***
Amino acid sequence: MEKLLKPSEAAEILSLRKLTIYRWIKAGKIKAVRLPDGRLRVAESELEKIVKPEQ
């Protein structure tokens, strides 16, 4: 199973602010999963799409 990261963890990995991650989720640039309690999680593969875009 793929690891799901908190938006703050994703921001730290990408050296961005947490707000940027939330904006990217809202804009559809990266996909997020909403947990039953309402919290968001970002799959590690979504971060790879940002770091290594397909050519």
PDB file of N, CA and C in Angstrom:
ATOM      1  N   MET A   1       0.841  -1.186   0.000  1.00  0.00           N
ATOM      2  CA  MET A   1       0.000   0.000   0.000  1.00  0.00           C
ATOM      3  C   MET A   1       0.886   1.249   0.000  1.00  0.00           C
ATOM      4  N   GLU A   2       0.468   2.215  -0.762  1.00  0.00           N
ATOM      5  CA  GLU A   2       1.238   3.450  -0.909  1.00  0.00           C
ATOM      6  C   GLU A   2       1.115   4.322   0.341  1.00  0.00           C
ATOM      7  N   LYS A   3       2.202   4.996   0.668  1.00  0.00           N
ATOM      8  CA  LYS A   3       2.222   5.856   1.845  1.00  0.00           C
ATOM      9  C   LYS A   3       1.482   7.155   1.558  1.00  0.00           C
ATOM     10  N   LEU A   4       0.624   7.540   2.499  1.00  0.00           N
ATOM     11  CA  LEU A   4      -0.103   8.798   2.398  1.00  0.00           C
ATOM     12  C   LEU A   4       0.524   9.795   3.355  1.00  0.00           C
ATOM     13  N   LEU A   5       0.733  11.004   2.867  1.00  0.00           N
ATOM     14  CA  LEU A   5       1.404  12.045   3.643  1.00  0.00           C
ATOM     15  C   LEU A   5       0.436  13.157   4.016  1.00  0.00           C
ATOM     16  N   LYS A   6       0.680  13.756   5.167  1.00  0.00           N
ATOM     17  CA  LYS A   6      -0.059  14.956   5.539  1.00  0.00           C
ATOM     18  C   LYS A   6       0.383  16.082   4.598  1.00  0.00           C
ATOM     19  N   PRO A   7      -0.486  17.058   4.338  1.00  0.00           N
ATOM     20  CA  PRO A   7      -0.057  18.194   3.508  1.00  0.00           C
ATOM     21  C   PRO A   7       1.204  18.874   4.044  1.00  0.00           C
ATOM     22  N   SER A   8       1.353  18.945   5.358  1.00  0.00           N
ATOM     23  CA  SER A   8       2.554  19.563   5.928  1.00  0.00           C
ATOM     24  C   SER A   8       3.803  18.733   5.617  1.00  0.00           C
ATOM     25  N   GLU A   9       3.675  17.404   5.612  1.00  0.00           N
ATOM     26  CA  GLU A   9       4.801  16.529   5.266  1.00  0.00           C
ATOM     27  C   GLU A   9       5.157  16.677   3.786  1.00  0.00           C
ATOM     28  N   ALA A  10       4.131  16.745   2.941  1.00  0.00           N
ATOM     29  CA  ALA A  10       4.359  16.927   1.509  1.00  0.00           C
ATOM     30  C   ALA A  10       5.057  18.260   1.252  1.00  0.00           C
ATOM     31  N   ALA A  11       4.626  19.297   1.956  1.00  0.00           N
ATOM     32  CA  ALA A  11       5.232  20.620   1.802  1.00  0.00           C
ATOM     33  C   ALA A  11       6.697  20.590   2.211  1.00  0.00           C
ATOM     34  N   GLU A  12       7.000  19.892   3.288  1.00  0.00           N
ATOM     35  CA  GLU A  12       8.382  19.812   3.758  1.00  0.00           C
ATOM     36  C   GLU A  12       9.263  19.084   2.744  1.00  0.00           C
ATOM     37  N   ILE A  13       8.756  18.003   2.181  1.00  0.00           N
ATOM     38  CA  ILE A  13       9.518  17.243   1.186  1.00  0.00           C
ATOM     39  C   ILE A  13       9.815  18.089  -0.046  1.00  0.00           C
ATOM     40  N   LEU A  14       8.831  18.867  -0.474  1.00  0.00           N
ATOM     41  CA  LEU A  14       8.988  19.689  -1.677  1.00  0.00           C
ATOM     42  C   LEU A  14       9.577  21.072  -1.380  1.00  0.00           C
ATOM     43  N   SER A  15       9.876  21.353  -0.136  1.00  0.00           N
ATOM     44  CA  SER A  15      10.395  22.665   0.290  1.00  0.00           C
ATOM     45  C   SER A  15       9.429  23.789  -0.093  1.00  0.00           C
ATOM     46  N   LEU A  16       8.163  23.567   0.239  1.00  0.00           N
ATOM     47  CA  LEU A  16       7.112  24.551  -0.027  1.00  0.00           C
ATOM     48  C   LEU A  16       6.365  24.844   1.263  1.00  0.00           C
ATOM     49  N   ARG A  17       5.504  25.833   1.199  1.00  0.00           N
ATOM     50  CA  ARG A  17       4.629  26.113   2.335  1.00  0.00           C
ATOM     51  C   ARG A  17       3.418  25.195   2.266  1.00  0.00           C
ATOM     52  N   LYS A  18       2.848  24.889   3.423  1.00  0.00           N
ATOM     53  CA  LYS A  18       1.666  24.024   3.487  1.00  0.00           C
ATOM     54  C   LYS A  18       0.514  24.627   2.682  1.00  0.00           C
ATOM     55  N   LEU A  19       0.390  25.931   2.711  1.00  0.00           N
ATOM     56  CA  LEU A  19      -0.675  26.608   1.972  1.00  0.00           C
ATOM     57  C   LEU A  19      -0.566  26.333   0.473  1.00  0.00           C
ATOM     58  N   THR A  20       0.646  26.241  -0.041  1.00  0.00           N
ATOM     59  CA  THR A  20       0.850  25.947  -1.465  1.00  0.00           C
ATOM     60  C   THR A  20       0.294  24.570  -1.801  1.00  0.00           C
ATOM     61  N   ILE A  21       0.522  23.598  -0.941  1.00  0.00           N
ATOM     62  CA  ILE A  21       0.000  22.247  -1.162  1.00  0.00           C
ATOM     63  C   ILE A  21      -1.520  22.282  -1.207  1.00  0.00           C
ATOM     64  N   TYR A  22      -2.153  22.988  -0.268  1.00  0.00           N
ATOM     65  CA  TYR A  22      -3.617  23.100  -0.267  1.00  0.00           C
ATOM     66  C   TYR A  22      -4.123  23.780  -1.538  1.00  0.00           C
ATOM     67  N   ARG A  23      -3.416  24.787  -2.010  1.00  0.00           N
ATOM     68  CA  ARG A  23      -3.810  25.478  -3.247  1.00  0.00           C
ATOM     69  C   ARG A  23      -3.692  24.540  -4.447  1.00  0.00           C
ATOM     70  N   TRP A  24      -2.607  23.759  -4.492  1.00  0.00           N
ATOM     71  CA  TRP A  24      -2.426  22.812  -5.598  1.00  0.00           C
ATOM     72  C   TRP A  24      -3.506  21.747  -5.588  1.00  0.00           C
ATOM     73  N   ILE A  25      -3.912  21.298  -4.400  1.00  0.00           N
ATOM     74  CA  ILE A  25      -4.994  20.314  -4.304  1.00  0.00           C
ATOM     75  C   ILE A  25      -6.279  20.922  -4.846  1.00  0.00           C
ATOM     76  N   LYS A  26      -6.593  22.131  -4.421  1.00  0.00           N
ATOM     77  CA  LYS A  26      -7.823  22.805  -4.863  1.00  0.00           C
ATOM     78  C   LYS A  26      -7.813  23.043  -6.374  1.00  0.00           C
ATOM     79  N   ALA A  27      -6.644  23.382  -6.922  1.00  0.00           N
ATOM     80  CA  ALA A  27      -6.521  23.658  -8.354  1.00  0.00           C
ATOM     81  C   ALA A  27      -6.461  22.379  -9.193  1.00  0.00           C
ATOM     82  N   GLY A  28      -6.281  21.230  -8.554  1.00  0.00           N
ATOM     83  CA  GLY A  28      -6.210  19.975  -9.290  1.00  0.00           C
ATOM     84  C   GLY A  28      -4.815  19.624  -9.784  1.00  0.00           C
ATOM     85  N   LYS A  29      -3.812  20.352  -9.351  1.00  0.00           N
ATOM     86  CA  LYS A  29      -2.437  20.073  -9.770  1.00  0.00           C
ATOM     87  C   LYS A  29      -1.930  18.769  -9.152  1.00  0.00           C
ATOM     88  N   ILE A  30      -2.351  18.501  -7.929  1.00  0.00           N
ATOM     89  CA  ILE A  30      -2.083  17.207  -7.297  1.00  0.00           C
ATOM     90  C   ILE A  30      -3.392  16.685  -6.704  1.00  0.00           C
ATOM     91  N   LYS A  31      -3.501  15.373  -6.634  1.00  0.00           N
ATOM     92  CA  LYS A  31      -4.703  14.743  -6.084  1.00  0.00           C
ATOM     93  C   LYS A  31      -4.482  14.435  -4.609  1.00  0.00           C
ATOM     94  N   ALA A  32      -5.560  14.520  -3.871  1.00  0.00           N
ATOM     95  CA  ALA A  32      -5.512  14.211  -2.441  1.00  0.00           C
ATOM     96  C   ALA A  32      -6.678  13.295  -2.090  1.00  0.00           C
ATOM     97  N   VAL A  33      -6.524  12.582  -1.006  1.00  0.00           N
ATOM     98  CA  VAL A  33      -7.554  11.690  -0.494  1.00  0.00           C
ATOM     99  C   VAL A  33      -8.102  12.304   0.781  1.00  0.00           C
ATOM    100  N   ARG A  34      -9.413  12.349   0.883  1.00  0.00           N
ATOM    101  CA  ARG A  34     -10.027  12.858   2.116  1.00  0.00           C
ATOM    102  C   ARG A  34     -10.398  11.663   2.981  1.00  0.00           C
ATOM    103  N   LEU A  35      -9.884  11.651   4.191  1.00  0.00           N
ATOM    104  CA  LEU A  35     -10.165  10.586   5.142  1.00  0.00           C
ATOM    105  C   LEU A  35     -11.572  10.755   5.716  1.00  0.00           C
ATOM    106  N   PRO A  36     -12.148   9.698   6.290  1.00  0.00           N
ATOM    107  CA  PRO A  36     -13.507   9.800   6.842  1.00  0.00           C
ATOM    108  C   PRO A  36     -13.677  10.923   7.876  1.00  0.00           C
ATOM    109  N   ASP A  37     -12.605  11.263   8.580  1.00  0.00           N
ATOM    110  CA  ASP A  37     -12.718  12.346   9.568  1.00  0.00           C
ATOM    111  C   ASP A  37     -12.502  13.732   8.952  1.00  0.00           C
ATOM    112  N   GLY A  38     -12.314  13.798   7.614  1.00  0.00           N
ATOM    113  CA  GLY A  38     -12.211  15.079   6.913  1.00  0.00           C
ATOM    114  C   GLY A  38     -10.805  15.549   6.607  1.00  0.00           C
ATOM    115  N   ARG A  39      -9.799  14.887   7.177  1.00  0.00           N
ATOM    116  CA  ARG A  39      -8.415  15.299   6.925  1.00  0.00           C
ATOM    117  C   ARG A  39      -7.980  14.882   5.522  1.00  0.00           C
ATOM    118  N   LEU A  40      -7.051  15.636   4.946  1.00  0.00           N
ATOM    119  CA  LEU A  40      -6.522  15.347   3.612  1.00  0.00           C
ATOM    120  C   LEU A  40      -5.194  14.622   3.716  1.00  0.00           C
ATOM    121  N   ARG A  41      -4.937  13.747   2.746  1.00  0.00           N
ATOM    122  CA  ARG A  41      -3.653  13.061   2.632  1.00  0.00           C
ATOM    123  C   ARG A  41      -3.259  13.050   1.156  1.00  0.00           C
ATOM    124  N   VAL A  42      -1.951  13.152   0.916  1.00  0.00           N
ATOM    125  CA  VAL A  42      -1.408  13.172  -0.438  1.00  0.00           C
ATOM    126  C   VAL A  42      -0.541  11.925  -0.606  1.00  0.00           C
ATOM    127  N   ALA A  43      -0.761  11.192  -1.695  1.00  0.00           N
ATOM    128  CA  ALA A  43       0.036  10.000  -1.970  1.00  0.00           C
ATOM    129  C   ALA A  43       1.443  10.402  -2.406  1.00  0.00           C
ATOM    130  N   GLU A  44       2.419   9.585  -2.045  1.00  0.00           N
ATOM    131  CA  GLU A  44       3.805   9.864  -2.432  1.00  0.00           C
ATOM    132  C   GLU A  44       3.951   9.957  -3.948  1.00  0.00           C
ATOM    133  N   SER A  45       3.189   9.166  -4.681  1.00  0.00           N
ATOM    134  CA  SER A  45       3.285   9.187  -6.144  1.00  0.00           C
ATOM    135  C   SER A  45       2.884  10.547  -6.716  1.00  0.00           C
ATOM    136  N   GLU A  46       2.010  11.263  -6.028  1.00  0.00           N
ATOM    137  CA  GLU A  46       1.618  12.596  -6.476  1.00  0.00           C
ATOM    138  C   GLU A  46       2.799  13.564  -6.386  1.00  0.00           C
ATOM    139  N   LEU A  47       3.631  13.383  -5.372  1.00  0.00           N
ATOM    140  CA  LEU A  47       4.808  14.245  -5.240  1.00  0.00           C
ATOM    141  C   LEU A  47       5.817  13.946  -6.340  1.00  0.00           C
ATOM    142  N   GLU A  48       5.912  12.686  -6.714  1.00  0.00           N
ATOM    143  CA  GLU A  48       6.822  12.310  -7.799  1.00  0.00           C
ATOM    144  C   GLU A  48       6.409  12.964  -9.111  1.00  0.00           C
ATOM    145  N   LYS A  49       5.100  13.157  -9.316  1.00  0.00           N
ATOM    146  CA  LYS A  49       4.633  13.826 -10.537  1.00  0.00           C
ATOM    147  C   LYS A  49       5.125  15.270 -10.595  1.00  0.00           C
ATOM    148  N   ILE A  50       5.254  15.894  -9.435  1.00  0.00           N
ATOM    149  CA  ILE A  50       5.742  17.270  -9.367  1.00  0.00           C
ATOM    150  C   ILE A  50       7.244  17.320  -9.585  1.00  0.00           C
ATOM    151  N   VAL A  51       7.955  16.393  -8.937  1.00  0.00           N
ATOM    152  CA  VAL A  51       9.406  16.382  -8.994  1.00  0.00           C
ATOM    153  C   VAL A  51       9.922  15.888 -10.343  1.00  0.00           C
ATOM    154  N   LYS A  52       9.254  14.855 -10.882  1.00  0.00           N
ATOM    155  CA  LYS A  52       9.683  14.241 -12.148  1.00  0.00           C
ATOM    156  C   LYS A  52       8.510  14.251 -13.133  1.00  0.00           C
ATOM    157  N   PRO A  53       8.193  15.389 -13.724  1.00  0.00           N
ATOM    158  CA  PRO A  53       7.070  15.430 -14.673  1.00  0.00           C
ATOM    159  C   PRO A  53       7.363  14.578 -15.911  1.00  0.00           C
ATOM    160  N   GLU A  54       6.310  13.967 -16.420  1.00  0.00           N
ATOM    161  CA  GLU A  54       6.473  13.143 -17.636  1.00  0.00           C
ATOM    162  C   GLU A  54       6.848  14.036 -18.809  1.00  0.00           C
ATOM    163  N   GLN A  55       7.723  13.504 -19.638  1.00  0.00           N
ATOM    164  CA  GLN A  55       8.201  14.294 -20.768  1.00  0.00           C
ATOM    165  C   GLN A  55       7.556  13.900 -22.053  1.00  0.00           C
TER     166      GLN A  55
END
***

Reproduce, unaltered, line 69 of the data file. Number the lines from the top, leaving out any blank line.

ATOM     66  C   TYR A  22      -4.123  23.780  -1.538  1.00  0.00           C